Background Macrophages play a central role in atherosclerosis development and progression, hence, targeting macrophage activity is considered an attractive therapeutic. Recently, we documented nanomedicinal delivery of the anti-inflammatory compound prednisolone to atherosclerotic plaque macrophages

  9. Phenotypic spectrum of probable and genetically-confirmed idiopathic basal ganglia calcification.

    Science.gov (United States)

    Nicolas, Gaël; Pottier, Cyril; Charbonnier, Camille; Guyant-Maréchal, Lucie; Le Ber, Isabelle; Pariente, Jérémie; Labauge, Pierre; Ayrignac, Xavier; Defebvre, Luc; Maltête, David; Martinaud, Olivier; Lefaucheur, Romain; Guillin, Olivier; Wallon, David; Chaumette, Boris; Rondepierre, Philippe; Derache, Nathalie; Fromager, Guillaume; Schaeffer, Stéphane; Krystkowiak, Pierre; Verny, Christophe; Jurici, Snejana; Sauvée, Mathilde; Vérin, Marc; Lebouvier, Thibaud; Rouaud, Olivier; Thauvin-Robinet, Christel; Rousseau, Stéphane; Rovelet-Lecrux, Anne; Frebourg, Thierry; Campion, Dominique; Hannequin, Didier

    2013-11-01

    Idiopathic basal ganglia calcification is characterized by mineral deposits in the brain, an autosomal dominant pattern of inheritance in most cases and genetic heterogeneity. The first causal genes, SLC20A2 and PDGFRB, have recently been reported. Diagnosing idiopathic basal ganglia calcification necessitates the exclusion of other causes, including calcification related to normal ageing, for which no normative data exist. Our objectives were to diagnose accurately and then describe the clinical and radiological characteristics of idiopathic basal ganglia calcification. First, calcifications were evaluated using a visual rating scale on the computerized tomography scans of 600 consecutively hospitalized unselected controls. We determined an age-specific threshold in these control computerized tomography scans as the value of the 99th percentile of the total calcification score within three age categories: 60 years. To study the phenotype of the disease, patients with basal ganglia calcification were recruited from several medical centres. Calcifications that rated below the age-specific threshold using the same scale were excluded, as were patients with differential diagnoses of idiopathic basal ganglia calcification, after an extensive aetiological assessment. Sanger sequencing of SLC20A2 and PDGFRB was performed. In total, 72 patients were diagnosed with idiopathic basal ganglia calcification, 25 of whom bore a mutation in either SLC20A2 (two families, four sporadic cases) or PDGFRB (one family, two sporadic cases). Five mutations were novel. Seventy-one per cent of the patients with idiopathic basal ganglia calcification were symptomatic (mean age of clinical onset: 39 ± 20 years; mean age at last evaluation: 55 ± 19 years). Among them, the most frequent signs were: cognitive impairment (58.8%), psychiatric symptoms (56.9%) and movement disorders (54.9%). Few clinical differences appeared between SLC20A2 and PDGFRB mutation carriers. Radiological analysis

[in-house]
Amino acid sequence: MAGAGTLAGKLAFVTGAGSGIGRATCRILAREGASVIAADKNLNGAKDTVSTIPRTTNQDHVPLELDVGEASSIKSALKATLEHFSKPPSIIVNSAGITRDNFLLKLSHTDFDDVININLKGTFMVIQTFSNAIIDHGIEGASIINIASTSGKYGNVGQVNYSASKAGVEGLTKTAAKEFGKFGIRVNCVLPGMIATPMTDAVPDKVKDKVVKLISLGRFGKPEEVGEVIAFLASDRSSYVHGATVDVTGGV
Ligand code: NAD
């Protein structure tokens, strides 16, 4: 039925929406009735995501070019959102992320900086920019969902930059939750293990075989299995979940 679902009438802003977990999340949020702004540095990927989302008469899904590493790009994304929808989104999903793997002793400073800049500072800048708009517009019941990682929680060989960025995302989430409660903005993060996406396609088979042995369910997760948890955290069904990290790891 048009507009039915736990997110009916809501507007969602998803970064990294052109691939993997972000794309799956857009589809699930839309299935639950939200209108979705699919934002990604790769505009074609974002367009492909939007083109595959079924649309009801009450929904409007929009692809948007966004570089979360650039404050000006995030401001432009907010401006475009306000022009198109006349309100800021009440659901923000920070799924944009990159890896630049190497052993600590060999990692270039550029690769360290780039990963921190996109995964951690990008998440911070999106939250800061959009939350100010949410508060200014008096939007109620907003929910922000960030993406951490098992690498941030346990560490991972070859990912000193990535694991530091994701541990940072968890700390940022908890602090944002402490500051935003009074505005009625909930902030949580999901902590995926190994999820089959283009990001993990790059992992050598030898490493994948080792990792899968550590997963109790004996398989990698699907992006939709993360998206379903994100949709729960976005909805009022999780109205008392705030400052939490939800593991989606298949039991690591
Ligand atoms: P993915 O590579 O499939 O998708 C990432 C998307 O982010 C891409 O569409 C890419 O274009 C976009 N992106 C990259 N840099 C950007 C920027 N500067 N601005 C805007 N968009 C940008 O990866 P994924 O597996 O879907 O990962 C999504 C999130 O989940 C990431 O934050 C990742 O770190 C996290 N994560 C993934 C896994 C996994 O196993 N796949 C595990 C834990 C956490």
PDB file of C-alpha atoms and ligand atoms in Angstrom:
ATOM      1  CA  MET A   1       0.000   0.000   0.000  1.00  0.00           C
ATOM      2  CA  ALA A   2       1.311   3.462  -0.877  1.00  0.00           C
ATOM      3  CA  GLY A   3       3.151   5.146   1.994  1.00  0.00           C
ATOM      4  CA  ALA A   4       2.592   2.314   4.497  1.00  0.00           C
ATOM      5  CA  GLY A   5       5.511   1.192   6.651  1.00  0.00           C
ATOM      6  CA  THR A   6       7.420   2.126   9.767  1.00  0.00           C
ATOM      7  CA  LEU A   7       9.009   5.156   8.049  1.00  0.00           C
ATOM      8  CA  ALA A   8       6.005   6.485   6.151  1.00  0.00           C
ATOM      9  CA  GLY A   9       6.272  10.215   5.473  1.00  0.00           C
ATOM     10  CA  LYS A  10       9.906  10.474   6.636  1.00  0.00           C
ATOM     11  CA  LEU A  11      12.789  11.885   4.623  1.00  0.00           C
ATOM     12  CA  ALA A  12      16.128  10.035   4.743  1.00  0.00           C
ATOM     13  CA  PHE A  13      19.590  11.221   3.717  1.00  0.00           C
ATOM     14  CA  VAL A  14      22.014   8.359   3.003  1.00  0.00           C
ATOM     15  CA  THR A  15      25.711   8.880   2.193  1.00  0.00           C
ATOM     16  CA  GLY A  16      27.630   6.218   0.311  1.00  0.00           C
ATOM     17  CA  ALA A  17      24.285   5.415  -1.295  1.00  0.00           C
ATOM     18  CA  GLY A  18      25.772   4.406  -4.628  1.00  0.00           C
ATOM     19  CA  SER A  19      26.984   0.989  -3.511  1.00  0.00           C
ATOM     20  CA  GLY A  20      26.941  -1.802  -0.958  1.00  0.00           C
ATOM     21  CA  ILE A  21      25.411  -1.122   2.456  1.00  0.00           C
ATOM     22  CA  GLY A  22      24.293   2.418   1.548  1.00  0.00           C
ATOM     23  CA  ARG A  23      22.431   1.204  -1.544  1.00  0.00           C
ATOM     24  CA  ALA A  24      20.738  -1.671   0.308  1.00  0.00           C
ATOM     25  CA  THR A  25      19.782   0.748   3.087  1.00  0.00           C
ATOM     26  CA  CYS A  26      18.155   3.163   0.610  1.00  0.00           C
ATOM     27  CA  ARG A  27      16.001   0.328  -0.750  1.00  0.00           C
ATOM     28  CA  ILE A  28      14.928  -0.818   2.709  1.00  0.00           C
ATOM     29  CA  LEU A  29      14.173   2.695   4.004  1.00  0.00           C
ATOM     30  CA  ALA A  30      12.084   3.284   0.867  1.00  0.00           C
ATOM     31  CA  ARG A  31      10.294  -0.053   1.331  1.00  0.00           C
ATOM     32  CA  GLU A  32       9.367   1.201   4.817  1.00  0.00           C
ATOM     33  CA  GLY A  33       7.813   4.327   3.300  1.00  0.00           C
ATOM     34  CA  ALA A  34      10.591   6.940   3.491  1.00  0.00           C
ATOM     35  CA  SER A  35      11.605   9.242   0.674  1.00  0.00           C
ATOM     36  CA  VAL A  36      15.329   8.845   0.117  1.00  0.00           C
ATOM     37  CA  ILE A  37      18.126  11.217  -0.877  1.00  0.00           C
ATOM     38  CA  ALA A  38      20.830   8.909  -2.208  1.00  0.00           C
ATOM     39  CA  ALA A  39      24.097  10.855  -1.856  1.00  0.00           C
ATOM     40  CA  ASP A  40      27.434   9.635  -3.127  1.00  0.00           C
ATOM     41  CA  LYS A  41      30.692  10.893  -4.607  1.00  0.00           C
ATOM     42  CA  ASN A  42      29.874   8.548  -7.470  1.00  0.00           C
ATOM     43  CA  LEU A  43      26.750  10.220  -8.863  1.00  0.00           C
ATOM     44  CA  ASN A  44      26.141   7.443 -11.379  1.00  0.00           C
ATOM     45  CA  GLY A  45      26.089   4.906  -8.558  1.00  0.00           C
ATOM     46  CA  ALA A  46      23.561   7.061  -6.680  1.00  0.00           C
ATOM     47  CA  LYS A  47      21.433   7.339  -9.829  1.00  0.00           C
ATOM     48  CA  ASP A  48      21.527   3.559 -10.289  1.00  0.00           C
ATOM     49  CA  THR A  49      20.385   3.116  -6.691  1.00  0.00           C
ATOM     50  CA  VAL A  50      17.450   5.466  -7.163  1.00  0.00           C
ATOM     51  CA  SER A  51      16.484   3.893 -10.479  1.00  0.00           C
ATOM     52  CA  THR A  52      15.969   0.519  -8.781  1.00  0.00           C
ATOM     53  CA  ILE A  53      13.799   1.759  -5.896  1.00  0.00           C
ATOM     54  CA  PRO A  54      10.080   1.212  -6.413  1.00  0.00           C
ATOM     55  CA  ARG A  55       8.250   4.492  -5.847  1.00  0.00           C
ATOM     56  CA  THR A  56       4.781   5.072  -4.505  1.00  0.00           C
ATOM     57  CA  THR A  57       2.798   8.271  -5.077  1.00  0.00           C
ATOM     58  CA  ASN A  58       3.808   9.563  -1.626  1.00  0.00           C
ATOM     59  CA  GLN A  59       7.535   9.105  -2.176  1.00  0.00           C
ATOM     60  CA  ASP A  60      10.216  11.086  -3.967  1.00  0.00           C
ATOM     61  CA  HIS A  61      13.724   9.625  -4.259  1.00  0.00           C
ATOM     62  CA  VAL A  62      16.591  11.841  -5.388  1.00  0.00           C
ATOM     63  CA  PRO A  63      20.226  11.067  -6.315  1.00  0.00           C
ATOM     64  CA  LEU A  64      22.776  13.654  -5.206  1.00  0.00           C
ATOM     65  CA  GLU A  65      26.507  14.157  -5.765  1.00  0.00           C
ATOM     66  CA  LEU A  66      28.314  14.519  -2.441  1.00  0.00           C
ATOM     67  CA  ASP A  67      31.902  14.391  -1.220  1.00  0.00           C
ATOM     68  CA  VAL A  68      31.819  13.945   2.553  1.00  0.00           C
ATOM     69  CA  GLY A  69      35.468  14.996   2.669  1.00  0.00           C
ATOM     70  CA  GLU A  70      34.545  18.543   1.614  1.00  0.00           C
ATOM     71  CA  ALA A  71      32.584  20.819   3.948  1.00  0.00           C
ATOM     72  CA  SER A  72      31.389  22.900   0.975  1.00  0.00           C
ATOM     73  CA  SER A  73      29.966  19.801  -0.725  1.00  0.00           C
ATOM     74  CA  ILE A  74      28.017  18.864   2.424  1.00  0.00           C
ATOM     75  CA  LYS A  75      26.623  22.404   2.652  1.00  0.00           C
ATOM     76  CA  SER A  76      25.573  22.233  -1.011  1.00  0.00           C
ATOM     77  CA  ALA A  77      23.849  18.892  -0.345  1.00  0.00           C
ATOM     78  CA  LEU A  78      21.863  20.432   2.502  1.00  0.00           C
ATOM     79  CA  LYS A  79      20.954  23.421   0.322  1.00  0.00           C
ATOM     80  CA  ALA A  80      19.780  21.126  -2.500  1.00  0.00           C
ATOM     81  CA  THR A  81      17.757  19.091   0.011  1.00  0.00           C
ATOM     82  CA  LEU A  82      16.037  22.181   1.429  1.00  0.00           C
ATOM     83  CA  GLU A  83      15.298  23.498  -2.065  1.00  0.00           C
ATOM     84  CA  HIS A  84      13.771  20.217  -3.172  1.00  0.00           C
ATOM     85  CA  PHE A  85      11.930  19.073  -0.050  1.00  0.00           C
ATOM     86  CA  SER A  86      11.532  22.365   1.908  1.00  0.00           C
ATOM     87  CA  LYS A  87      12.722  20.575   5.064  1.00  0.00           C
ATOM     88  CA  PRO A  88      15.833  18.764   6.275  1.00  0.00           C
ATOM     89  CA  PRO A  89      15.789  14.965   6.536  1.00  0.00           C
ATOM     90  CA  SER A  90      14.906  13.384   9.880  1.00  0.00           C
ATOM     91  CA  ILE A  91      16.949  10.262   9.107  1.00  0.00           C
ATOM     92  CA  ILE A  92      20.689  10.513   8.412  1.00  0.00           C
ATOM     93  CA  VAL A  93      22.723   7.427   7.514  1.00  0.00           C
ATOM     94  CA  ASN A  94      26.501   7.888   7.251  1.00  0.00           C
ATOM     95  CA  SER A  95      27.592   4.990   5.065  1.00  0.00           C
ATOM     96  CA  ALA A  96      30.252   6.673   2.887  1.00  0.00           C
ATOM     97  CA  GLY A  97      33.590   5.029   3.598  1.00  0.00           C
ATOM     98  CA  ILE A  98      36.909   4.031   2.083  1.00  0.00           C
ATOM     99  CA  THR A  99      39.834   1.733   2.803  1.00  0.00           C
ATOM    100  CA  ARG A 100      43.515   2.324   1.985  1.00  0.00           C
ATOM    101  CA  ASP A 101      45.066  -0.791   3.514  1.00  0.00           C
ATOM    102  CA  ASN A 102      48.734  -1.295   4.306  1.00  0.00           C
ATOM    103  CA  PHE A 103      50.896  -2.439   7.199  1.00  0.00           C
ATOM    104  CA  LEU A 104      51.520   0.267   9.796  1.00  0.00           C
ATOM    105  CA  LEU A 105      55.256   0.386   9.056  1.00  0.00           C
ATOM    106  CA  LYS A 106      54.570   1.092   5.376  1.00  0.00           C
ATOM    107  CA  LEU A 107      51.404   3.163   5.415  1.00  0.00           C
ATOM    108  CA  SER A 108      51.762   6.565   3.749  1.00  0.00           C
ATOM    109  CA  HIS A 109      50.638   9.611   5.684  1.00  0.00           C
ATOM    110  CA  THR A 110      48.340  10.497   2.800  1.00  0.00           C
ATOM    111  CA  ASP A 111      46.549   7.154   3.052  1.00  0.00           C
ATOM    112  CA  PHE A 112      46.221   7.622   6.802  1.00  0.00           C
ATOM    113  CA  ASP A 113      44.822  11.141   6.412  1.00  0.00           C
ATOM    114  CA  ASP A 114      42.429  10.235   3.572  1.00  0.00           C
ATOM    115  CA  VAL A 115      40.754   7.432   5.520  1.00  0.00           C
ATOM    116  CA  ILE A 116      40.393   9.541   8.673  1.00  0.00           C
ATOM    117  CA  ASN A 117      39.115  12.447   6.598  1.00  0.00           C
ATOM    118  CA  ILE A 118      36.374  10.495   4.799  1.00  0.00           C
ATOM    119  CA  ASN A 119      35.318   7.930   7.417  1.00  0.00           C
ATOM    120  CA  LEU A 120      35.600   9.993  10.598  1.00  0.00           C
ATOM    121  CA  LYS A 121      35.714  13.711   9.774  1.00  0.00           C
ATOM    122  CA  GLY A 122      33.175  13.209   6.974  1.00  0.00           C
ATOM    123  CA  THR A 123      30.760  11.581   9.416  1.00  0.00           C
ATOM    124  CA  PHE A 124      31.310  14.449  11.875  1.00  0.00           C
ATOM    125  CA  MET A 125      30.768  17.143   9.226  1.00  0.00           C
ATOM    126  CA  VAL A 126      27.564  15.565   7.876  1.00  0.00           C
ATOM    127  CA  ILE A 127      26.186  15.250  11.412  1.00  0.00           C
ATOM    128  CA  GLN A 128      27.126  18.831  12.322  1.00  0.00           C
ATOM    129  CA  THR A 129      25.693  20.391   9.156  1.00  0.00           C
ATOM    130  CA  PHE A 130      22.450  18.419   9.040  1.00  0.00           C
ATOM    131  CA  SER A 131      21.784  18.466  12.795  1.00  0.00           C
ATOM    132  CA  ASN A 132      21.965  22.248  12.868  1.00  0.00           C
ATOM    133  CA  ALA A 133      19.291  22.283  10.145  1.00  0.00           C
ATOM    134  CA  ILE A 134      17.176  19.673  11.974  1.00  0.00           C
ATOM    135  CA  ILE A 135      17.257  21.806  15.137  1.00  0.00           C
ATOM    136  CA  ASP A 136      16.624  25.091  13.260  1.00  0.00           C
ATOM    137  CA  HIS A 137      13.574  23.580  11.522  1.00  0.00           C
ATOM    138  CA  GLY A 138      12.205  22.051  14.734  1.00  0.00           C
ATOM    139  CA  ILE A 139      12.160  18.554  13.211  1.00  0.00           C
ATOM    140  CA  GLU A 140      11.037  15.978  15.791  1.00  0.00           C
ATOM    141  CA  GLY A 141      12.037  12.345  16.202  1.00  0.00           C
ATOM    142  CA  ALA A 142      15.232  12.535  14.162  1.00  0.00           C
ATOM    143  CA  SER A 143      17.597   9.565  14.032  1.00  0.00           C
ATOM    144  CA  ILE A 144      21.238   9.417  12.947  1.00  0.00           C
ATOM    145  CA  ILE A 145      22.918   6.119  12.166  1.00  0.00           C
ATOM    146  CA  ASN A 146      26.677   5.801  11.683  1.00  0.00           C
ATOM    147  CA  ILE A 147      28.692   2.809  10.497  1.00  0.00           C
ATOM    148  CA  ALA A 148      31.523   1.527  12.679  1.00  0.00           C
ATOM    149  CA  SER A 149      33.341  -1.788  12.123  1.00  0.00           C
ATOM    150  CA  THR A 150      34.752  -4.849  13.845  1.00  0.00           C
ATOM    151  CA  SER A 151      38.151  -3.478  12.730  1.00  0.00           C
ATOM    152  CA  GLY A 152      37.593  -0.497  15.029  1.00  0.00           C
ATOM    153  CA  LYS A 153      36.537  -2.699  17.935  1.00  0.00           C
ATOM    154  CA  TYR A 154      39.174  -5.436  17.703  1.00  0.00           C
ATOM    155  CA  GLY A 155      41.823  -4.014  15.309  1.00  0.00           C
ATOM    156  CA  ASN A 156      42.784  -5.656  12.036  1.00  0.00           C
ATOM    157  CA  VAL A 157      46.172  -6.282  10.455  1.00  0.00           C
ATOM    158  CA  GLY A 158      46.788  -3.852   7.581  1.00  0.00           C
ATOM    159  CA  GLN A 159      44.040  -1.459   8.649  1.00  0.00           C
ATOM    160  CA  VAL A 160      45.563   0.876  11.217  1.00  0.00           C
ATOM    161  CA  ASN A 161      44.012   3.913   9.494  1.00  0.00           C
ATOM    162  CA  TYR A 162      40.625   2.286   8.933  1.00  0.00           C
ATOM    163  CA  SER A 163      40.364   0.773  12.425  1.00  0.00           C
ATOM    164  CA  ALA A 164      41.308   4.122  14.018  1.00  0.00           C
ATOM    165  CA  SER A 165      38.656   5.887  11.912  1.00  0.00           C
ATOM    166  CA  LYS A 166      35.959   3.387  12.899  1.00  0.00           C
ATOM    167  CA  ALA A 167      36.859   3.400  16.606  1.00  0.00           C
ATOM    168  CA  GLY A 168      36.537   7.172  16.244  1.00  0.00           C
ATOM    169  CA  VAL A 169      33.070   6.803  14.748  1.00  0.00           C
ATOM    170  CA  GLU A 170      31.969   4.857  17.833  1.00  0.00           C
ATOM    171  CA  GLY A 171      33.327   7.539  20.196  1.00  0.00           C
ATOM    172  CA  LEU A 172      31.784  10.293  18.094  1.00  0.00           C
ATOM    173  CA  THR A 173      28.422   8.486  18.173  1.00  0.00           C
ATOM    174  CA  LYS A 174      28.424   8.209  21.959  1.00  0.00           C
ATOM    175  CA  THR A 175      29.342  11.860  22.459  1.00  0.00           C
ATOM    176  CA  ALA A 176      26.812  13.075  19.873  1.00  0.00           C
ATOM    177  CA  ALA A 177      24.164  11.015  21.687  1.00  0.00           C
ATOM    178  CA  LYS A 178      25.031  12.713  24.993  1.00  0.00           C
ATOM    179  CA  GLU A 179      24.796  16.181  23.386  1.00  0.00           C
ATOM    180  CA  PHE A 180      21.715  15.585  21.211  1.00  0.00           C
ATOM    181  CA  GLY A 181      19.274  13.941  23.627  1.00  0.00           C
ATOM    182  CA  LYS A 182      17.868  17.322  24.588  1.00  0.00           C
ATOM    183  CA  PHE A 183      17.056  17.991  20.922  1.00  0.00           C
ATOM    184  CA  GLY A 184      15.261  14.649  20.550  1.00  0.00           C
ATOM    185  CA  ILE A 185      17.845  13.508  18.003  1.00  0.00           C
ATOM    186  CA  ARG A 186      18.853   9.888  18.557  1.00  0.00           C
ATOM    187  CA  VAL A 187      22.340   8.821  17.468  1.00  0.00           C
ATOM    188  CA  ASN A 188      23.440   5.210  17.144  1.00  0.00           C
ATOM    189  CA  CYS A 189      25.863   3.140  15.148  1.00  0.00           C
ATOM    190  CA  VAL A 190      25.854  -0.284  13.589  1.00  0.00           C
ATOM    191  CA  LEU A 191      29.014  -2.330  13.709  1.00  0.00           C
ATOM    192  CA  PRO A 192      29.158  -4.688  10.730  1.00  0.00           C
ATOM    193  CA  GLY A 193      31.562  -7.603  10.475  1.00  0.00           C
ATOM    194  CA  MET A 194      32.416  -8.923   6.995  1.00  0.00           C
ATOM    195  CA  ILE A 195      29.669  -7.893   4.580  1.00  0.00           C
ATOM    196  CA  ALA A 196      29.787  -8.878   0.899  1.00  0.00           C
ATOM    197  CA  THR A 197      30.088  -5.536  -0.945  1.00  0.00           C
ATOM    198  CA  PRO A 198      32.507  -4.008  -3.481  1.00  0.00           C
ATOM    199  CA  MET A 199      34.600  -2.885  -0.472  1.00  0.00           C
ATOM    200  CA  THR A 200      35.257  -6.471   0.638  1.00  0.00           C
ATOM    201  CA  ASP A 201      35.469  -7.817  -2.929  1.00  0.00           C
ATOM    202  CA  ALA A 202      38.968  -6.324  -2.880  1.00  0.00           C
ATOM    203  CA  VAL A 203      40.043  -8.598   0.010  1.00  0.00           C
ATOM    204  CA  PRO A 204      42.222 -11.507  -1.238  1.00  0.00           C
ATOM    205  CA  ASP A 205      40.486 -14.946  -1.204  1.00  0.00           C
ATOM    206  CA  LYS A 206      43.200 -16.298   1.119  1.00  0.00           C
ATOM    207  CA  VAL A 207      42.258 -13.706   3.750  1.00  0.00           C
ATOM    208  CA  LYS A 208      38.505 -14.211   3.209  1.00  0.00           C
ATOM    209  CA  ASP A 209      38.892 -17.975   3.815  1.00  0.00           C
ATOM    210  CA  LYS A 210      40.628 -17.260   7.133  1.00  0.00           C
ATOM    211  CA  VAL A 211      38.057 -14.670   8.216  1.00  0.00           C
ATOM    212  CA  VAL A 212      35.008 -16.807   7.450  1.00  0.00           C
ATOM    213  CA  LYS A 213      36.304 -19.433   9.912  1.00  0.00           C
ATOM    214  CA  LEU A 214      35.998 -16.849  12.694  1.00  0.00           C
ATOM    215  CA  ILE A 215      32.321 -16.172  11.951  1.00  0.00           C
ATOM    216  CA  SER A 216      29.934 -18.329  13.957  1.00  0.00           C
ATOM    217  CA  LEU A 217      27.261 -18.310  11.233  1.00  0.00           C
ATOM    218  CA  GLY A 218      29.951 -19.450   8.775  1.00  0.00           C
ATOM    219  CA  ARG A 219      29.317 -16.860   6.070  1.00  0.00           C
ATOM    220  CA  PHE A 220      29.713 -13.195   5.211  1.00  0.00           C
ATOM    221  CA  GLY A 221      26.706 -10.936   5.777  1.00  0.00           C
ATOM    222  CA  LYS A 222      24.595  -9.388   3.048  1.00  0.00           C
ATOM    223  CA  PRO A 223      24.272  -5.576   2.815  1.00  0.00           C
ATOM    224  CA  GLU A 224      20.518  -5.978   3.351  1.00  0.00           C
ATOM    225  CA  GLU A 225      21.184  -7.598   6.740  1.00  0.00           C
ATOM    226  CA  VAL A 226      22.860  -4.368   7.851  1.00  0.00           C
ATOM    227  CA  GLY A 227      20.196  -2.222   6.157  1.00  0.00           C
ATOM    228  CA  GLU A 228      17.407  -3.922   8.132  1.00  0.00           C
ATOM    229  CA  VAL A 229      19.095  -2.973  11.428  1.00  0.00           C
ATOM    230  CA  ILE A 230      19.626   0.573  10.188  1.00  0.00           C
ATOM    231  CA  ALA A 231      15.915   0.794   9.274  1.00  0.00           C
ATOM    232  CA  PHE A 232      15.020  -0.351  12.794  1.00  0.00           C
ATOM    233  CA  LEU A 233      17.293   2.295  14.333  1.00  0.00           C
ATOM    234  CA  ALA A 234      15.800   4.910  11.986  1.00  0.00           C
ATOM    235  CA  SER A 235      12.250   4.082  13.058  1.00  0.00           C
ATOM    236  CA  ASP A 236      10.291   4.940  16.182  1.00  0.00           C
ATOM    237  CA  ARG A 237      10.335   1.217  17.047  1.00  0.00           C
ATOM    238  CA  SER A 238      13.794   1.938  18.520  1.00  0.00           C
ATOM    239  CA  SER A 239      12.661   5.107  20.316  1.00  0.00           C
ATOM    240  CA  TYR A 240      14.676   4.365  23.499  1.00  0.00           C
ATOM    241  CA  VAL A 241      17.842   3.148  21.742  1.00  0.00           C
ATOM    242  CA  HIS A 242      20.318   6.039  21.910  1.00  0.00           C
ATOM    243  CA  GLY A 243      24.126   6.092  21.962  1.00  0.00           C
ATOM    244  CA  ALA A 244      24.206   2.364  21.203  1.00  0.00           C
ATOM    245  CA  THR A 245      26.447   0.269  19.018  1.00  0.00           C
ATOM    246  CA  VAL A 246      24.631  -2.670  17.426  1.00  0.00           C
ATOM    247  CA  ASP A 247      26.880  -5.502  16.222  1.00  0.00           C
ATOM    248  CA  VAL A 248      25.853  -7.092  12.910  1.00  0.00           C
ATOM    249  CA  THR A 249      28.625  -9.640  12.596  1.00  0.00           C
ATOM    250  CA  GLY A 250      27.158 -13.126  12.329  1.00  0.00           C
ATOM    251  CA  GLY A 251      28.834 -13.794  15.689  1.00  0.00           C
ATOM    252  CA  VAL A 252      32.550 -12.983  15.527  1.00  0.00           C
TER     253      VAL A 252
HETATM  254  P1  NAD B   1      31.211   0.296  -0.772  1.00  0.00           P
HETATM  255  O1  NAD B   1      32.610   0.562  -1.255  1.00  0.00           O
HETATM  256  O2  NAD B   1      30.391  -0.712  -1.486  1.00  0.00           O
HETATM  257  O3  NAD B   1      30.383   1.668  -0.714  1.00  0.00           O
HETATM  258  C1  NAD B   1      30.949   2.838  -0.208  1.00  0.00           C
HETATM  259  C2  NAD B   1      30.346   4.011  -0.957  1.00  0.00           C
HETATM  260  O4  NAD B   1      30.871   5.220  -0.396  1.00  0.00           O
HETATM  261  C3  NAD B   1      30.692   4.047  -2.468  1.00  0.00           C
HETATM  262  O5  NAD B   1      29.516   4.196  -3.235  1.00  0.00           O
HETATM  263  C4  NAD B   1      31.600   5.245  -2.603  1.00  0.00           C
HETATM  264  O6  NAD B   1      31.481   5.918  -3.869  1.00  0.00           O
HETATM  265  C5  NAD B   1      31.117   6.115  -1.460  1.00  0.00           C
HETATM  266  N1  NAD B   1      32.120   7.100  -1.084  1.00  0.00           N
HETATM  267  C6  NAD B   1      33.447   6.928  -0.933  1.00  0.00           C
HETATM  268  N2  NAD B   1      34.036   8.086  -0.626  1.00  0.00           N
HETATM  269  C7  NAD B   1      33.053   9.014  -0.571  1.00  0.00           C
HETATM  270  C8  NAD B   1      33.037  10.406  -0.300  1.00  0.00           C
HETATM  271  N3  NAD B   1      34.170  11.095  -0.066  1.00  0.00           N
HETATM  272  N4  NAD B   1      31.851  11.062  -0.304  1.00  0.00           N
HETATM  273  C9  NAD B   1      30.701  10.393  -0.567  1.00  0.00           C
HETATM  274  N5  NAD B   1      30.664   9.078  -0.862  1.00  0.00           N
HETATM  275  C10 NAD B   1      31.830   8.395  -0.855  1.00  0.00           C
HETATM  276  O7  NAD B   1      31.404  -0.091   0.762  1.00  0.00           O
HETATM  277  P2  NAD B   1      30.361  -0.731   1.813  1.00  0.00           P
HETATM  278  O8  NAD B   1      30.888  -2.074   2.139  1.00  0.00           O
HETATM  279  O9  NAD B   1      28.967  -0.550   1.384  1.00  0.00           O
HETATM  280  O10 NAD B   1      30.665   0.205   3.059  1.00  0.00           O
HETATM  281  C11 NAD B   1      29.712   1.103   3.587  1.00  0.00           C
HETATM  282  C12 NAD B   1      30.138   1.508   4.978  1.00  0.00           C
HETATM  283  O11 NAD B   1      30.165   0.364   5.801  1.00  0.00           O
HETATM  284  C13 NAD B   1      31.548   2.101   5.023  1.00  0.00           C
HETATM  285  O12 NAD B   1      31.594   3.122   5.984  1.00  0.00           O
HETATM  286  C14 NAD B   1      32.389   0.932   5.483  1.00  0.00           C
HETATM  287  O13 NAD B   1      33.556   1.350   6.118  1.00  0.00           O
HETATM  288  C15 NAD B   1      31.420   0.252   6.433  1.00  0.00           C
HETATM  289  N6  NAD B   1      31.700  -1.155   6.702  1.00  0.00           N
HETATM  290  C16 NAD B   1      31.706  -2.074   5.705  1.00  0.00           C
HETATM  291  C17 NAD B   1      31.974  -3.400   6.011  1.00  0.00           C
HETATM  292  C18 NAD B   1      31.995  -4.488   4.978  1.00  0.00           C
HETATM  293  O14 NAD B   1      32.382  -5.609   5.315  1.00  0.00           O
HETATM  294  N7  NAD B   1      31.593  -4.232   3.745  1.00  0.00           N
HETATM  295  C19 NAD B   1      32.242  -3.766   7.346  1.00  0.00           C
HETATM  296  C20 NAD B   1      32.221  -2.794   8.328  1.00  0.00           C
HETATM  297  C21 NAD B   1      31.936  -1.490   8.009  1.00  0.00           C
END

10. Snoring and atherosclerotic manifestations in a 70-year-old population

    DEFF Research Database (Denmark)

    Jennum, P; Schultz-Larsen, K; Christensen, N J

    1996-01-01

    A number of studies have demonstrated an association between habitual snoring and ischemic heart disease like angina pectoris, myocardial infarction and ischemic changes on the electrocardiography (ECG). Control for the influence of potential confounders has been inadequate. To further elucidate......, no association was found between snoring and atherosclerotic manifestations. We conclude that, in a 70-year-old population, self-reported snoring is not associated with atherosclerotic manifestations....

  11. A framework for the co-registration of hemodynamic forces and atherosclerotic plaque components

    OpenAIRE

    Canton, Gador; Chiu, Bernard; Chen, Huijun; Chen, Yimin; Hatsukami, Thomas S.; Kerwin, William S.; Yuan, Chun

    2013-01-01

    Local hemodynamic forces, such as wall shear stress, are thought to trigger cellular and molecular mechanisms that determine atherosclerotic plaque vulnerability to rupture. Magnetic resonance imaging (MRI) has emerged as a powerful tool to characterize human carotid atherosclerotic plaque composition and morphology, and to identify plaque features shown to be key determinants of plaque vulnerability. Image-based computational fluid dynamics (CFD) has allowed researchers to obtain time-resolv...

  12. Moderate overweight is beneficial and severe obesity detrimental for patients with documented atherosclerotic heart disease

    DEFF Research Database (Denmark)

    Azimi, Aziza; Charlot, Mette Gitz; Torp-Pedersen, Christian

    2013-01-01

    Obesity is paradoxically associated with enhanced survival in patients with established cardiovascular disease. We explored this paradox further by examining the influence of obesity on survival in patients with verified atherosclerotic heart disease.......Obesity is paradoxically associated with enhanced survival in patients with established cardiovascular disease. We explored this paradox further by examining the influence of obesity on survival in patients with verified atherosclerotic heart disease....

  13. Relationship between intracranial internal carotid artery calcification and enlarged cerebral perivascular space

    Energy Technology Data Exchange (ETDEWEB)